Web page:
Tesla Motors has already made a name for itself as a leader in automotive technology, but the unconventional company has set itself a new goal: to become a driving force in the employment of U.S. veterans. The electric car manufacturer currently has over 6,000 employees. Five percent of those workers are former members of the American military, and officials say that they are looking to hire 600 more in the next few months.
The company’s workforce has boomed in the last several months as a result of a few new initiatives. Tesla is preparing to launch its Model X crossover sport utility vehicle, while also revving up production of its Model S. The California-based car manufacturer is also looking to expand its overseas division.
Both VetJobs, the country’s leading military job board, and Project HIRED, an organization that helps wounded veterans find work, have praised Tesla for its commitment to hiring former members of the military. The electric car company is known for creating a workplace culture that is especially friendly to veterans. The process is a self-reinforcing cycle: the company hires veterans who then speak to other veterans about their experiences at Tesla. Those with advanced technical and mechanical skills also find themselves particularly at home as employees of the electric car manufacturer.
Tesla Motors is not the only one looking to become a leader in the employment of U.S. veterans. Wal-Mart and Home Depot have also made noteworthy strides in hiring former members of the military. According to Bureau of Labor Statistics data that was released on Thursday, the national unemployment rate for veterans fell in June to 5.4 percent. That figure jumps to 6.1 percent when the overall population is included.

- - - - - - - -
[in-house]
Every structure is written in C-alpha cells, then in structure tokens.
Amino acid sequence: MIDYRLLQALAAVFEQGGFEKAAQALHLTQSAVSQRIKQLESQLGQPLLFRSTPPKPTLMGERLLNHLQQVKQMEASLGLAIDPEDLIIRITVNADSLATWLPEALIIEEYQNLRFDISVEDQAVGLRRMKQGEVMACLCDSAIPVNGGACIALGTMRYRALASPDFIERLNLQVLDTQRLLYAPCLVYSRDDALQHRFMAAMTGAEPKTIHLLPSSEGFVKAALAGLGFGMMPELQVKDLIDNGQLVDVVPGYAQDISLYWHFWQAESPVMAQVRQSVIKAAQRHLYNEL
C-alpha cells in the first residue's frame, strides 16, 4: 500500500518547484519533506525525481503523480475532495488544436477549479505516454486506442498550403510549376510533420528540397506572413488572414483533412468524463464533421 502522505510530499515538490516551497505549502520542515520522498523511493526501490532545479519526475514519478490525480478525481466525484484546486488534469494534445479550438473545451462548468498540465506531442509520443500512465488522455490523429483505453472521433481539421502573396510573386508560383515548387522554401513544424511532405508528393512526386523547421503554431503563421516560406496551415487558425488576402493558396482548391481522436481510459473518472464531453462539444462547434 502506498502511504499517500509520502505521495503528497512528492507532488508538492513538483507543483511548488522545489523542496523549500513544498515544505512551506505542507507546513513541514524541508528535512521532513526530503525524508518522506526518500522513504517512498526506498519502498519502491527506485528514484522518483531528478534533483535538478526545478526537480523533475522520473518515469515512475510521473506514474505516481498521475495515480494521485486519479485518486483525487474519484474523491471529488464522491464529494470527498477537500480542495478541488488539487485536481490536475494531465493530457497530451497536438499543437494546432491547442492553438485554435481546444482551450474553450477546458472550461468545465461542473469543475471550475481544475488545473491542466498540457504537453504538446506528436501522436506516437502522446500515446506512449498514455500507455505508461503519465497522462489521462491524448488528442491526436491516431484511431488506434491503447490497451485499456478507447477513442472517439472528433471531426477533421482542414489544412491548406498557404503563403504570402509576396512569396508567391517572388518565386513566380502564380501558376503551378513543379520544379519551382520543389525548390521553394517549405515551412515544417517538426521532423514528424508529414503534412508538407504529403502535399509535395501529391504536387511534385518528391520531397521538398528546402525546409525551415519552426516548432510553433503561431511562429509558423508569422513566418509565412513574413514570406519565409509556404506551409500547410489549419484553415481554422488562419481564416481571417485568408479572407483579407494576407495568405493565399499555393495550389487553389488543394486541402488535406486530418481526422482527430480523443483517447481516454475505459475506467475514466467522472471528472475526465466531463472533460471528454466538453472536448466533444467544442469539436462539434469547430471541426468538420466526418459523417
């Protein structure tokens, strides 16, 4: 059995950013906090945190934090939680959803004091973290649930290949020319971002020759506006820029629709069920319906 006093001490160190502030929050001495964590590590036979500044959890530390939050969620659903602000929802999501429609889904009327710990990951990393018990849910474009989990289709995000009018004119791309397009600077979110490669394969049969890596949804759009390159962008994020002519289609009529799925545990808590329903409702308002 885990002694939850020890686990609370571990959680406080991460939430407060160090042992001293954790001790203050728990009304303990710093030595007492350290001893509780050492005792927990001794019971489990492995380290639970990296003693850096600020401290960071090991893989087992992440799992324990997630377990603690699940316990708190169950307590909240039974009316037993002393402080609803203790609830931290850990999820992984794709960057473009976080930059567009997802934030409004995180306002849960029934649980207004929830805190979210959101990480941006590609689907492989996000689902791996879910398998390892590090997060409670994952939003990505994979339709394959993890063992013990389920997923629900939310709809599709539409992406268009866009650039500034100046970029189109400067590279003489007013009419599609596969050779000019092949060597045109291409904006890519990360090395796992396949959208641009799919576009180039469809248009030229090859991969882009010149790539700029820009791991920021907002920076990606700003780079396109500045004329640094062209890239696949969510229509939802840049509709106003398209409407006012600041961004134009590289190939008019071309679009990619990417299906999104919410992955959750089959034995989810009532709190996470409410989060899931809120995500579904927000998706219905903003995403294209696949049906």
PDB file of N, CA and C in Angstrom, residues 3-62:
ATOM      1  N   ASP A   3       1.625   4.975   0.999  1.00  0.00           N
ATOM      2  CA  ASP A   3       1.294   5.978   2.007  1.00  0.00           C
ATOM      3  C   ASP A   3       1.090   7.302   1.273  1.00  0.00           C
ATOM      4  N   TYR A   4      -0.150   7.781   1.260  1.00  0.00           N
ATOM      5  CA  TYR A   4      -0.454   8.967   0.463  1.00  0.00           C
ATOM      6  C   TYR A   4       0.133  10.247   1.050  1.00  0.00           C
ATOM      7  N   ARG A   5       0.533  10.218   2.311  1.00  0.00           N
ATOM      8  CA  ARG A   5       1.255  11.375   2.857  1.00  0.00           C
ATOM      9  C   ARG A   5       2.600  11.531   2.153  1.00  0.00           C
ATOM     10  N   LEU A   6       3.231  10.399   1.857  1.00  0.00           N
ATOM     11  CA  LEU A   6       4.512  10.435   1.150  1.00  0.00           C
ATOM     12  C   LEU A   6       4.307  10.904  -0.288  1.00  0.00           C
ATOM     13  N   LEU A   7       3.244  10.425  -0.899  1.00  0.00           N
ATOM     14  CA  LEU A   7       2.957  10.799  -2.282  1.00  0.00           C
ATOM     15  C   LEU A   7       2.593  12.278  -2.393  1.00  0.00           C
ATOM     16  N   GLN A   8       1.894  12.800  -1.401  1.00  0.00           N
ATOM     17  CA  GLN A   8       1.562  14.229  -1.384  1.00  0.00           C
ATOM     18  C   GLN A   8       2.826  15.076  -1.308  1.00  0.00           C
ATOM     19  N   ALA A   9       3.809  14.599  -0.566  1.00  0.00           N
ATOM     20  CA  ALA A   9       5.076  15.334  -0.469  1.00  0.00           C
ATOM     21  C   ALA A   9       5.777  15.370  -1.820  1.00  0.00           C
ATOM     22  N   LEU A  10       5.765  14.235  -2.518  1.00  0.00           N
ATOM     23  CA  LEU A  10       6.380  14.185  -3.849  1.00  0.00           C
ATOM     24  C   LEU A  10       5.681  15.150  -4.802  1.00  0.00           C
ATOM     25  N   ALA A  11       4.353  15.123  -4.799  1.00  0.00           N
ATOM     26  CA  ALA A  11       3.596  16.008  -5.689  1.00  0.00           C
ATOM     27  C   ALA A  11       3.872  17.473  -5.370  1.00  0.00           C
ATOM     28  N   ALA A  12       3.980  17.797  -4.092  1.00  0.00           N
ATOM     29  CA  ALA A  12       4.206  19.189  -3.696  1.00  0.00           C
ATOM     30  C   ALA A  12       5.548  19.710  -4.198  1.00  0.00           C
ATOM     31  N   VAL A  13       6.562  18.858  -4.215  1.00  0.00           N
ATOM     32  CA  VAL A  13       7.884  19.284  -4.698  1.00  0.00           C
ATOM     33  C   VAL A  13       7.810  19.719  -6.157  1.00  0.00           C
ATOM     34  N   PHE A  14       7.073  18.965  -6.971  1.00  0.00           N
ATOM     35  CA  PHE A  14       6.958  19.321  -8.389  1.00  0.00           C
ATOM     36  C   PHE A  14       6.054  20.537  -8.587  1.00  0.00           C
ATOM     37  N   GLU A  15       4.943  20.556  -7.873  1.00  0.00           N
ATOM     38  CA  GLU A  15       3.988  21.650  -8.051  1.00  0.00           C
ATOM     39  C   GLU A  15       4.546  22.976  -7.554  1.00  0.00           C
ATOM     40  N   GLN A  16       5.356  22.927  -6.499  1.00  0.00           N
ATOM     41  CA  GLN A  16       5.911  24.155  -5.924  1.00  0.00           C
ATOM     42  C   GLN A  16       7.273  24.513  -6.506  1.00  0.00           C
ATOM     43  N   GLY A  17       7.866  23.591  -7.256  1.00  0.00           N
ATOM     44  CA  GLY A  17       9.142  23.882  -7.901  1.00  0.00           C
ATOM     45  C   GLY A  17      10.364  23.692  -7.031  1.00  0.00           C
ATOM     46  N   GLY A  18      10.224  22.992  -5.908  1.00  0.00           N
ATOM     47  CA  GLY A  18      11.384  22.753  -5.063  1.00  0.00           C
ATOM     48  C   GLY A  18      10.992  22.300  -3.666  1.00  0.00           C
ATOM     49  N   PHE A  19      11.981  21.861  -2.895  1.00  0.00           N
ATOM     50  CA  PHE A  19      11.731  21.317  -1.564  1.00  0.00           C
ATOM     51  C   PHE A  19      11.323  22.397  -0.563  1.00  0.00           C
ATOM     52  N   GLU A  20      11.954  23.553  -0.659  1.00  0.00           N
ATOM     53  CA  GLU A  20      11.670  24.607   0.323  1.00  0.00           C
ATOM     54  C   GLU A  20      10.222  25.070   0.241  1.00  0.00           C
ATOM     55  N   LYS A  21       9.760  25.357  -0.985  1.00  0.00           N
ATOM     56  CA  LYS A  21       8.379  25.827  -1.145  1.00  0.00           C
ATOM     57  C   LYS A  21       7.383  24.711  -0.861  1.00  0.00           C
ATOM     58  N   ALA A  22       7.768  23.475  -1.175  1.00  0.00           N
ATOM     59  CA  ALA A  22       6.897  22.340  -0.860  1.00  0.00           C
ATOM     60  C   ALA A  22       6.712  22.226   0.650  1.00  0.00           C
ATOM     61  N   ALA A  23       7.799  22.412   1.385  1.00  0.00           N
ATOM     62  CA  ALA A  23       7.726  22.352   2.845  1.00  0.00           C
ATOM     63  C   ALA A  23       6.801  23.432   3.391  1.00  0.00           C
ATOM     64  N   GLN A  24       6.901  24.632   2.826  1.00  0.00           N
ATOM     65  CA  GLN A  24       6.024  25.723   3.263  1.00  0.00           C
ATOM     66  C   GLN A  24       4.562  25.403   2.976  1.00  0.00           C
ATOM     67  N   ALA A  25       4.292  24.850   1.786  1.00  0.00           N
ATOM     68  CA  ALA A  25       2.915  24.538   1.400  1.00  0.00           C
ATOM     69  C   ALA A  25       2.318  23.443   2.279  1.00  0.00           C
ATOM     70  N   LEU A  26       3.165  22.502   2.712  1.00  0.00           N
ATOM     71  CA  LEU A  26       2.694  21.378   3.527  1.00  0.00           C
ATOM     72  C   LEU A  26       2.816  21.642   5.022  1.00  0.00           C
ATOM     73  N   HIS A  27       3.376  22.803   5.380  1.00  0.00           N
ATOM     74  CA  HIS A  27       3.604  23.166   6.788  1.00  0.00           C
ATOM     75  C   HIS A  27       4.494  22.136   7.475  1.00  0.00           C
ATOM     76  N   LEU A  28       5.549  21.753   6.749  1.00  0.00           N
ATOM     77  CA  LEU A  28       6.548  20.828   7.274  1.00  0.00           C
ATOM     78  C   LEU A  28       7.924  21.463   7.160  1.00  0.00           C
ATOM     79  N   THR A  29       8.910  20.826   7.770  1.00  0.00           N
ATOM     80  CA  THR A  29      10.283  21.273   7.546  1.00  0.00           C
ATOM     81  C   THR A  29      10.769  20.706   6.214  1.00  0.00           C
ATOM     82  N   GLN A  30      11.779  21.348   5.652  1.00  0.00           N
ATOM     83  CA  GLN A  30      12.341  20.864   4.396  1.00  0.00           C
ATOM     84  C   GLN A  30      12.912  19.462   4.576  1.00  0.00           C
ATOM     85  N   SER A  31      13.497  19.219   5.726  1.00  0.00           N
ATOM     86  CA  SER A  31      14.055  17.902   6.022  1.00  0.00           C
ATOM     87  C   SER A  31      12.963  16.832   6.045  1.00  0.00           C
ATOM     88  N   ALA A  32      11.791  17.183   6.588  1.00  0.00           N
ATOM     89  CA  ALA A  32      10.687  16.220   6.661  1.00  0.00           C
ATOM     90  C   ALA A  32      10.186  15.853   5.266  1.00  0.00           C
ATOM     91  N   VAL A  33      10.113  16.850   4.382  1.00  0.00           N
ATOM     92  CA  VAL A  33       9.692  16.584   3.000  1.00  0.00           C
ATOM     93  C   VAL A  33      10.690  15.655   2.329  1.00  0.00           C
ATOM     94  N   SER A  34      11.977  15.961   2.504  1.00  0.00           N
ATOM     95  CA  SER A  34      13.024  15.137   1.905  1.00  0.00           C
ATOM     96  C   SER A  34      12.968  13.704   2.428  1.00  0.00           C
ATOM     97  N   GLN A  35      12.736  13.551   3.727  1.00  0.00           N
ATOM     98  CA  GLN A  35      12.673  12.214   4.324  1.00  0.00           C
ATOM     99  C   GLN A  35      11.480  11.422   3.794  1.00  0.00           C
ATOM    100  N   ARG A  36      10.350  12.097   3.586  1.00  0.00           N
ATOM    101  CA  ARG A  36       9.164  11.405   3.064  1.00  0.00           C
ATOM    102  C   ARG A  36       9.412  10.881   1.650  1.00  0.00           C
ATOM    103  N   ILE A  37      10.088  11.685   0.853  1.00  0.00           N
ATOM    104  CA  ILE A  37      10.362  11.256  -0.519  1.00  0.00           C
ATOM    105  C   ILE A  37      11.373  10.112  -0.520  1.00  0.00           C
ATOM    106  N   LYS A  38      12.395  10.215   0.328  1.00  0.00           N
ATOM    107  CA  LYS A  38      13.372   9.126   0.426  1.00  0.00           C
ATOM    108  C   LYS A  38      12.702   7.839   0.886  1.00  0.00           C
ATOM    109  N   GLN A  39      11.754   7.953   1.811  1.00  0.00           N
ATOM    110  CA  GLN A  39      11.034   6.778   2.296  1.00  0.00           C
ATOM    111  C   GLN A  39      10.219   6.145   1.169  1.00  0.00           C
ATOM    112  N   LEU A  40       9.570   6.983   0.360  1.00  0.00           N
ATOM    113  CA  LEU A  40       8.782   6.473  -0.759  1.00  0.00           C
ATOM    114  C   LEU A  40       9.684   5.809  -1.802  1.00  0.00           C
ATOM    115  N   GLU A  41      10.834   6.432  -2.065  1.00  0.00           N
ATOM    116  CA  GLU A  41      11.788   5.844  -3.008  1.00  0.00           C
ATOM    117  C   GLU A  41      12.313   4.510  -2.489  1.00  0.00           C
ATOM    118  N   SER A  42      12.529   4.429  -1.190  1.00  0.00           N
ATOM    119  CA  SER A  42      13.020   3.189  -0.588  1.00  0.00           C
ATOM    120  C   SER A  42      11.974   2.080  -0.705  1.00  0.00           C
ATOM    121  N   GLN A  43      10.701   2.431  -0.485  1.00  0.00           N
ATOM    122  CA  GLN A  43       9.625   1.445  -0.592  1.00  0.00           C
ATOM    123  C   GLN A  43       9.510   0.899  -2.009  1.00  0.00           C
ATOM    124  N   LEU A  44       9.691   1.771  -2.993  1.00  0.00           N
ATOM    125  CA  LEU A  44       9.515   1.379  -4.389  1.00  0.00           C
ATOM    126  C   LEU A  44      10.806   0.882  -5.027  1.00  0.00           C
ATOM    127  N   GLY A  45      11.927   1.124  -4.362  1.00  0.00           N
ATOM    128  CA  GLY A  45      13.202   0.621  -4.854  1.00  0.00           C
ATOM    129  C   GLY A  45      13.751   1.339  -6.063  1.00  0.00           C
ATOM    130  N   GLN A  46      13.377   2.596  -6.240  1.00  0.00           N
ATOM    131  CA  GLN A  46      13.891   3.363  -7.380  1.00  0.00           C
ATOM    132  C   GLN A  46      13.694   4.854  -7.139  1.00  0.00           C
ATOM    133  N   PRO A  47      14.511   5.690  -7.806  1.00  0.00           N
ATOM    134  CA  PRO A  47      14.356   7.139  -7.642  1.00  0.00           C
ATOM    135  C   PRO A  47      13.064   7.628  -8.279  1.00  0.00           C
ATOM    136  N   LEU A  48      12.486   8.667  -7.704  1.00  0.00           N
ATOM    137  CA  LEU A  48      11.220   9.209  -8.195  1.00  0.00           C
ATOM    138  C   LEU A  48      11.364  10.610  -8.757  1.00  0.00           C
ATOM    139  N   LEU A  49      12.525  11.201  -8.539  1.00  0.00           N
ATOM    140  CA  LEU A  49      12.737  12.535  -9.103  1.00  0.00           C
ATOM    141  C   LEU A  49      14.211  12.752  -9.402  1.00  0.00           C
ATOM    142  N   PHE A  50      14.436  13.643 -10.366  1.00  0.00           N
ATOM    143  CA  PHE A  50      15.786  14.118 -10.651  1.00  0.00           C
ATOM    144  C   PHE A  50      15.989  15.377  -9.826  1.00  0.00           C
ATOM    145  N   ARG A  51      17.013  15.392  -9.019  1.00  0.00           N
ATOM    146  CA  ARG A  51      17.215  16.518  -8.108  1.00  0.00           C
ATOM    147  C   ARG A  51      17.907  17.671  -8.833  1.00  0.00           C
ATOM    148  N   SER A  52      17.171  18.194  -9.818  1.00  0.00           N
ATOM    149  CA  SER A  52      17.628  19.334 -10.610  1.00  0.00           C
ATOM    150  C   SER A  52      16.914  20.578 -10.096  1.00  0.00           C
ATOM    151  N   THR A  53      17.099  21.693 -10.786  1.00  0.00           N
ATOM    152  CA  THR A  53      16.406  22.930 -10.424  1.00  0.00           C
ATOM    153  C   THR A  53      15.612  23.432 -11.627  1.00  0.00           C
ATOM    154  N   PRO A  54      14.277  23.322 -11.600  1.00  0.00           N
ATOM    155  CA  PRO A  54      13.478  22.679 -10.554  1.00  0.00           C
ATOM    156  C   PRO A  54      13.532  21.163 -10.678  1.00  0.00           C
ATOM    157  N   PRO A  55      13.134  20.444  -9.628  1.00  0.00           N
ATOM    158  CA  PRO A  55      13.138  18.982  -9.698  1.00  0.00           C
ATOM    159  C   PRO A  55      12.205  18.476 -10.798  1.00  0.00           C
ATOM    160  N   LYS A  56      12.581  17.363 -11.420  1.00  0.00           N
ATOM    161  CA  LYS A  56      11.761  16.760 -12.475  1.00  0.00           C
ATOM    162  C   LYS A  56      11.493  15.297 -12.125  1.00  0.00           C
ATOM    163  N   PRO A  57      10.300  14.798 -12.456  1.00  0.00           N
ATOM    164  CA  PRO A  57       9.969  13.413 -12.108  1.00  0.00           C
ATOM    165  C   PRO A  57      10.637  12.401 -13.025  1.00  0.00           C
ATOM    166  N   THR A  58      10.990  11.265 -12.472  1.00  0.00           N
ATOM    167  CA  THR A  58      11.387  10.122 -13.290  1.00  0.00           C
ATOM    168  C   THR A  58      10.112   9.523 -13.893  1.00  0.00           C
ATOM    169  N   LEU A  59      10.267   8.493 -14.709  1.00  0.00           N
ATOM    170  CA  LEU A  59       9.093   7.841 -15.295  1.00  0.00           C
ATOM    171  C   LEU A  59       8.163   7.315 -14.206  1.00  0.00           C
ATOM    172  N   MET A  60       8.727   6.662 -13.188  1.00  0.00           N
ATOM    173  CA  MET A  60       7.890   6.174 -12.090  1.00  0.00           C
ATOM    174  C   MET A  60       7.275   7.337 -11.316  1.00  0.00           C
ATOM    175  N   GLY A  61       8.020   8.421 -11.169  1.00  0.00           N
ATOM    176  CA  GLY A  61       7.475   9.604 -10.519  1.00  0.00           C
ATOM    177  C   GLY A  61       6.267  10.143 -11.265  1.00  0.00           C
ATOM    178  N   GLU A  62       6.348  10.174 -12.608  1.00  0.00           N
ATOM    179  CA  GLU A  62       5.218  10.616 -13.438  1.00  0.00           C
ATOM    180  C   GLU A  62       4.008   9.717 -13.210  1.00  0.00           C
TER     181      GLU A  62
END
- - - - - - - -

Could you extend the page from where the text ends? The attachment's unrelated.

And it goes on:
The maverick car manufacturer made waves last month when it announced that it would freely share its patents for electric vehicles. According to a filing with the U.S. Securities and Exchange Commission, the company held 203 patents at the end of 2013 and had more than 280 more pending globally. The decision was prompted by the company’s goal of accelerating the creation of sustainable transportation, Tesla Motors CEO Elon Musk wrote on the company’s blog. In the spirit of that mission, he declared the company would not take any legal action against anyone who uses the patents in good faith.
Karl Ulrich, vice dean of innovation at the University of Pennsylvania’s Wharton School, commended the company, but added that he believed that Tesla was not really sacrificing a significant amount of substantial information. Instead he argued that the patents were probably not preventing other car manufacturers from creating similar vehicles. According to Ulrich, if Tesla truly wanted to change the game it would have released its engineering notes as well.
A group of Silicon Valley engineers founded Tesla Motors in 2003. Its vehicles are known to be superior to other electric cars, and can travel three times farther on a single battery charge. The company’s list of top-of-the-line proprietary technology includes cooling and safety systems, software and motor design.
The company has made several advancements in the technological arena. If its past accomplishments are any indicator, then Tesla Motors will likely succeed in the field of human resources as well by becoming a leader in the employment of U.S. veterans.
By Yitzchak Besser